cs193p – Lecture #6 Protocols and Delegation, Gestures

Please note, this blog entry is from a previous course. You might want to check out the current one.

The sixth lecture contains theory interspersed with demos of the just learned topics.

Extensions

Extensions allow to add methods and properties to classes even if the source is not available. It is not possible to override existing methods and properties. New properties can not be used to store data.

Protocols

Protocols define APIs of methods and properties a caller should provide. It has no storage or implementation associated.

protocol SomeProtocol : class, InheritedProtocol1, InheritedProtocol2 {
    var someProperty: Int { get set }
    func aMethod(arg1: Double, anotherArgument: String) -> SomeType 
    mutating func changeIt()
    init(arg: Type)
}

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cs193p – Lecture #5 – Objective-C Compatibility, Property List, Views

Please note, this blog entry is from a previous course. You might want to check out the current one.

Objective-C Compatibility

Lecture #5 starts with theory on how Swift was built to be compatible with Objective-C and thus provides numerous seamless bridging methods:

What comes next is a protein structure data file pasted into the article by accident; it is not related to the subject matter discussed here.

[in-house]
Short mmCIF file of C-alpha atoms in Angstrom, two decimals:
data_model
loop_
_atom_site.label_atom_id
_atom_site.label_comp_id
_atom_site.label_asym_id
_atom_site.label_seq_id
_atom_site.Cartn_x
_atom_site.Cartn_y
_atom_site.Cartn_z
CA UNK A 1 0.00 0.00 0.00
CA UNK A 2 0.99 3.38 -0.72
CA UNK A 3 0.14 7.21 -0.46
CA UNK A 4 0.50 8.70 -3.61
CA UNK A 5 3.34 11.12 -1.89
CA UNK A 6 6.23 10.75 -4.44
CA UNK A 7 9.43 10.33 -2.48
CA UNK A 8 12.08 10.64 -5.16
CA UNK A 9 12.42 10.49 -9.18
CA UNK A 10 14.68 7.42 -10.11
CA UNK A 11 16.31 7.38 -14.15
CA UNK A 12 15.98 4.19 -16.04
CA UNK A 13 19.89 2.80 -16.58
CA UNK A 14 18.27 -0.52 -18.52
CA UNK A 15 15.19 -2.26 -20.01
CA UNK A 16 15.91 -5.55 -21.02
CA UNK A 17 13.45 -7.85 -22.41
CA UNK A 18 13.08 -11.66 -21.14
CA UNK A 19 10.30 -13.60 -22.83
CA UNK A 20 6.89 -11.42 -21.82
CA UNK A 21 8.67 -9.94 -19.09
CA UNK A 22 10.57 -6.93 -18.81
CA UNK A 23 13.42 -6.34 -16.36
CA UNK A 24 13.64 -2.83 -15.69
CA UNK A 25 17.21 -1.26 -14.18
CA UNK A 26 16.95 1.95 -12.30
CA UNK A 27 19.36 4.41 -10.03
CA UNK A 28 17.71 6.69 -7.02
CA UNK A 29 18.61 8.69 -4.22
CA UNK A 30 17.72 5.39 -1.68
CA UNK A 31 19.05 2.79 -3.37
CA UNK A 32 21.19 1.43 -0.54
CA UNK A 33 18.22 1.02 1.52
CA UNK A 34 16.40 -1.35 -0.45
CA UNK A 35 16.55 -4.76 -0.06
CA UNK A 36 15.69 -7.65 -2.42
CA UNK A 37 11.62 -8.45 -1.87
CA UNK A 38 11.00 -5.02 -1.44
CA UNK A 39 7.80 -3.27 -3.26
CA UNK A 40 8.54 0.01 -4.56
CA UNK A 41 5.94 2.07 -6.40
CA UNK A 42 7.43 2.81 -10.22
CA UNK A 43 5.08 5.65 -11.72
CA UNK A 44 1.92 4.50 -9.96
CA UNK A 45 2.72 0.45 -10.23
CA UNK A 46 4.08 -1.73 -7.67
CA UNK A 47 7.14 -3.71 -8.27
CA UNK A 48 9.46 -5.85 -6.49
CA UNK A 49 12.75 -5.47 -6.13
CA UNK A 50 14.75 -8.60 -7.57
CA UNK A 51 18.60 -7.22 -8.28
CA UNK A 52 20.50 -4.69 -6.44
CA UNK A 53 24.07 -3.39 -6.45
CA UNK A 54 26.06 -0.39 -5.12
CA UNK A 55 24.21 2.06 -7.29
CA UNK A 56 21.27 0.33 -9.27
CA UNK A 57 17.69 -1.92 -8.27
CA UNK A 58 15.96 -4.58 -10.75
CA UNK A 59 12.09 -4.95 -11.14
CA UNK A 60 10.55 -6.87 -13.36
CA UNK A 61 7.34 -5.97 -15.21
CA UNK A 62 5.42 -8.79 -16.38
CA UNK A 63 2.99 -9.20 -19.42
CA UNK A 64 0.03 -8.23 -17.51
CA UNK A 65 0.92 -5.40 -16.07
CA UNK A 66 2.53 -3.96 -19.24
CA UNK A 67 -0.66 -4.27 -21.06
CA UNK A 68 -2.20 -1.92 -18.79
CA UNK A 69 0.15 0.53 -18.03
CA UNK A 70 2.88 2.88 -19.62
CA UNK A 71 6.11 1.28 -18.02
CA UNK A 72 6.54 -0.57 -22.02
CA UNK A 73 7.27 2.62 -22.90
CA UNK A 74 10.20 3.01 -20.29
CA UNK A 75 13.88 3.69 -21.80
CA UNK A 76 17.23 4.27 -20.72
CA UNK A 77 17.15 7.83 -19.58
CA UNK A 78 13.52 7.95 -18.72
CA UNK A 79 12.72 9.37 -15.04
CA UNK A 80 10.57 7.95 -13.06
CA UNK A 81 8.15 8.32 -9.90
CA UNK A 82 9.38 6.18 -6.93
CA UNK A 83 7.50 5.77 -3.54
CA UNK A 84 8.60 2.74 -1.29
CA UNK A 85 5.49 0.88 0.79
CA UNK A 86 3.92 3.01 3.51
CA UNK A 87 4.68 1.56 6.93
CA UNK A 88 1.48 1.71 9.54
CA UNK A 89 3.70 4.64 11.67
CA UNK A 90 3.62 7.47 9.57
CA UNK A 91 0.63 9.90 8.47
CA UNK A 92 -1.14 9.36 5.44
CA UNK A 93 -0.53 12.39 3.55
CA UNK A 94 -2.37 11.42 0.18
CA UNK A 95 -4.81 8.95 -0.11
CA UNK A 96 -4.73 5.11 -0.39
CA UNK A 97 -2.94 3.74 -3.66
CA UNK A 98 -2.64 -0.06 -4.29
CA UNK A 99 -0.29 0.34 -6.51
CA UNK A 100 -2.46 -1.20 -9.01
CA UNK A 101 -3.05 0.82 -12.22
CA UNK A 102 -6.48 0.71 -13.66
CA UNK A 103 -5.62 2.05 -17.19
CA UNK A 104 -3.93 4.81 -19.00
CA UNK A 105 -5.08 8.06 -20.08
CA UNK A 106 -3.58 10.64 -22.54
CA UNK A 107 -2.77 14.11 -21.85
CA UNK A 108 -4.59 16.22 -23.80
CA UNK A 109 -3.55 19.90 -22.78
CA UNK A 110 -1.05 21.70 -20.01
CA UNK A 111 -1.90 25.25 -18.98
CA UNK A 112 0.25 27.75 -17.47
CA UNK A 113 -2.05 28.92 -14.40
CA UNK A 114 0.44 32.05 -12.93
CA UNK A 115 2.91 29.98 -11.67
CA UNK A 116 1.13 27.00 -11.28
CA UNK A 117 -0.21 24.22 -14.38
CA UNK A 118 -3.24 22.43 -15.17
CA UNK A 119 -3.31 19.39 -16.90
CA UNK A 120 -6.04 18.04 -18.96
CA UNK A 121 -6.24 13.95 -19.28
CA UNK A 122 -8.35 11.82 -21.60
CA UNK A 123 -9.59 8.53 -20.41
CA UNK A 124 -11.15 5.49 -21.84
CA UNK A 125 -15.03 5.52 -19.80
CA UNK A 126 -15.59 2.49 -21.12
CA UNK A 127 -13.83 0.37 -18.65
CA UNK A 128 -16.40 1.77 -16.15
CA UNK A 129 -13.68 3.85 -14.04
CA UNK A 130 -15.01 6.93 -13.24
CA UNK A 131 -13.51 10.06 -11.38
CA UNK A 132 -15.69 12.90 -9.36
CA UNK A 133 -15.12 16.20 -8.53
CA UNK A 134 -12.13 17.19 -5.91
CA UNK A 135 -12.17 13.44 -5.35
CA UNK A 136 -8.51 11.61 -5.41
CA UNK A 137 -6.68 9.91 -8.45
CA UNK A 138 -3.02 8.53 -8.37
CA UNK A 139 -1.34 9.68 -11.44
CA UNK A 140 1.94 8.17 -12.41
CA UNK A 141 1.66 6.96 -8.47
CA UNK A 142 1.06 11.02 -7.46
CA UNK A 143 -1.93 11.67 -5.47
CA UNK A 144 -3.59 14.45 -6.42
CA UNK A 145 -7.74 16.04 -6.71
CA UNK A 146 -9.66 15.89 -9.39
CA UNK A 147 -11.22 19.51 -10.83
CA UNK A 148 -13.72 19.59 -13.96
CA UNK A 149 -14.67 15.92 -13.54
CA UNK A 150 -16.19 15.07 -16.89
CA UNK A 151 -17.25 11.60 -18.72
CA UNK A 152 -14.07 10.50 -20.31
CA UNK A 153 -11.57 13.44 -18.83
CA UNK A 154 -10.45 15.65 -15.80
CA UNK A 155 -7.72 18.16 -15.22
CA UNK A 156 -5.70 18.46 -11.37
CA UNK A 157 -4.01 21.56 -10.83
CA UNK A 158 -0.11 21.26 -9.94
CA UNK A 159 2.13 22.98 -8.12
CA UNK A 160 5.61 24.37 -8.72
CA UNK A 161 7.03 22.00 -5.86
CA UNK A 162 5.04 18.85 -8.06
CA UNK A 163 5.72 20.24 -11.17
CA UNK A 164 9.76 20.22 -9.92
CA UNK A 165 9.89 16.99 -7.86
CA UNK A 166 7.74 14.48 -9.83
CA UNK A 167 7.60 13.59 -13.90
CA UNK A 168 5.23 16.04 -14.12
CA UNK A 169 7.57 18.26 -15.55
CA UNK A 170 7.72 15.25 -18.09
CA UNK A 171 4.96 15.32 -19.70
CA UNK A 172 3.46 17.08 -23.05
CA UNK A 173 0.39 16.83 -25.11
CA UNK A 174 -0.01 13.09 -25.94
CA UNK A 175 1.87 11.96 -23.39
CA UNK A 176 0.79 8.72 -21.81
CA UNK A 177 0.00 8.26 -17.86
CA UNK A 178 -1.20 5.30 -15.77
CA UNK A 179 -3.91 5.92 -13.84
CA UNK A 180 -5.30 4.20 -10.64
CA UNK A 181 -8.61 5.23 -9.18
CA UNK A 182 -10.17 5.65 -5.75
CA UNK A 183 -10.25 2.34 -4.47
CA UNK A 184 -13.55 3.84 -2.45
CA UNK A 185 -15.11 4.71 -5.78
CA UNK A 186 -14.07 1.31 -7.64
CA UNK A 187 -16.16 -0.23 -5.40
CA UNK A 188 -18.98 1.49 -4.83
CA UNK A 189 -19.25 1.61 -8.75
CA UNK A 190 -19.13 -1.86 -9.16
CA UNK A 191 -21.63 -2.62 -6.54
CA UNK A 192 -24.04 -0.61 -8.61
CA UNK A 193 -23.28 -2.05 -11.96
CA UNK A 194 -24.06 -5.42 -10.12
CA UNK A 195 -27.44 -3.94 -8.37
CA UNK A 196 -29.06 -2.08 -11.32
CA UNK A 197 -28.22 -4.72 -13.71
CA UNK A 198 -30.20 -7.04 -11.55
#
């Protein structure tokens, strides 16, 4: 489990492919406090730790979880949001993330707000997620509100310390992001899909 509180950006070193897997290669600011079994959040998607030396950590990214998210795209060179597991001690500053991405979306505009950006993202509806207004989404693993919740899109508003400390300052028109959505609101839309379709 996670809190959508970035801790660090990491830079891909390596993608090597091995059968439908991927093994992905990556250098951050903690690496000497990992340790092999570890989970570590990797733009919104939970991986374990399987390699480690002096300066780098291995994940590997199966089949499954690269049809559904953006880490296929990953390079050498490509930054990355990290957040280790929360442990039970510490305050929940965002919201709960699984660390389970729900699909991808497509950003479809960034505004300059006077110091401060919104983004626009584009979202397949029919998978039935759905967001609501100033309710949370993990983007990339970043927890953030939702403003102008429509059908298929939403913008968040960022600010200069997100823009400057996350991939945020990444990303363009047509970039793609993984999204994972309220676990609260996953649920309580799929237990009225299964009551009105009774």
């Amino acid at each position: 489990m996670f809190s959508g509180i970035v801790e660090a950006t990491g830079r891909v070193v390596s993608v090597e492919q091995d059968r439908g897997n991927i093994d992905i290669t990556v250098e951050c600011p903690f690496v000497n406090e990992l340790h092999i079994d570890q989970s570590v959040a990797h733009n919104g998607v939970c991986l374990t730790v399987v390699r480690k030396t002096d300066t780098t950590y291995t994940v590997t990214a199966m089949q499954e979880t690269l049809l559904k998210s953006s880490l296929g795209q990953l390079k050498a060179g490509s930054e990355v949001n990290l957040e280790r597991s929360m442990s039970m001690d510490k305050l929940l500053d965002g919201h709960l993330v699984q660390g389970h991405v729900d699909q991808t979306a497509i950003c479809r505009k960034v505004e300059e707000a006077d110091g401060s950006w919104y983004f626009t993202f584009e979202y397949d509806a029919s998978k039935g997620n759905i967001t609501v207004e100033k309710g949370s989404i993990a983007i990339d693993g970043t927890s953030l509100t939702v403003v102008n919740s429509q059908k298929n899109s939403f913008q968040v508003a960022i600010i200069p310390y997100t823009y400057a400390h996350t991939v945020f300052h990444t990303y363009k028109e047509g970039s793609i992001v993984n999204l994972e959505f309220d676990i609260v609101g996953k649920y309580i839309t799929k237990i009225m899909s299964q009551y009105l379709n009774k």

• NSString bridges to String
  • NSArray bridges to Array<AnyObject>
  • NSDictionary bridges to Dictionary<NSObject, AnyObject>
  • Int, Float, Double, Bool bridge to NSNumer – but not the other way around – use instead intValue, floatValue, doubleValue and boolValue

Additionally, it is possible to implicitly cast using as.

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Lecture #6: Multiple MVCs and Segues

Please note, this blog entry is from a previous course. You might want to check out the current one.

Lecture six is named “6. Multiple MVCs and Segues (October 13, 2011)” and can be found at iTunes. Its slides are available at Stanford.

It starts with a continuation of the demo from the second half of the previous lecture, adding features to Happiness namely delegates. The code for this demo is available directly at Stanford, and github.
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Lecture #5: Protocols and Gestures

Please note, this blog entry is from a previous course. You might want to check out the current one.

The first lecture of the third week of the course is named “Protocols and Gestures (October 11, 2011)” and can be found at iTunes. Its slides are available at Stanford.

It starts with a theoretical part presenting

  • Autorotation,
  • Protocols and
  • Gesture Recognizers.

When a device rotates you can choose how your application should react:
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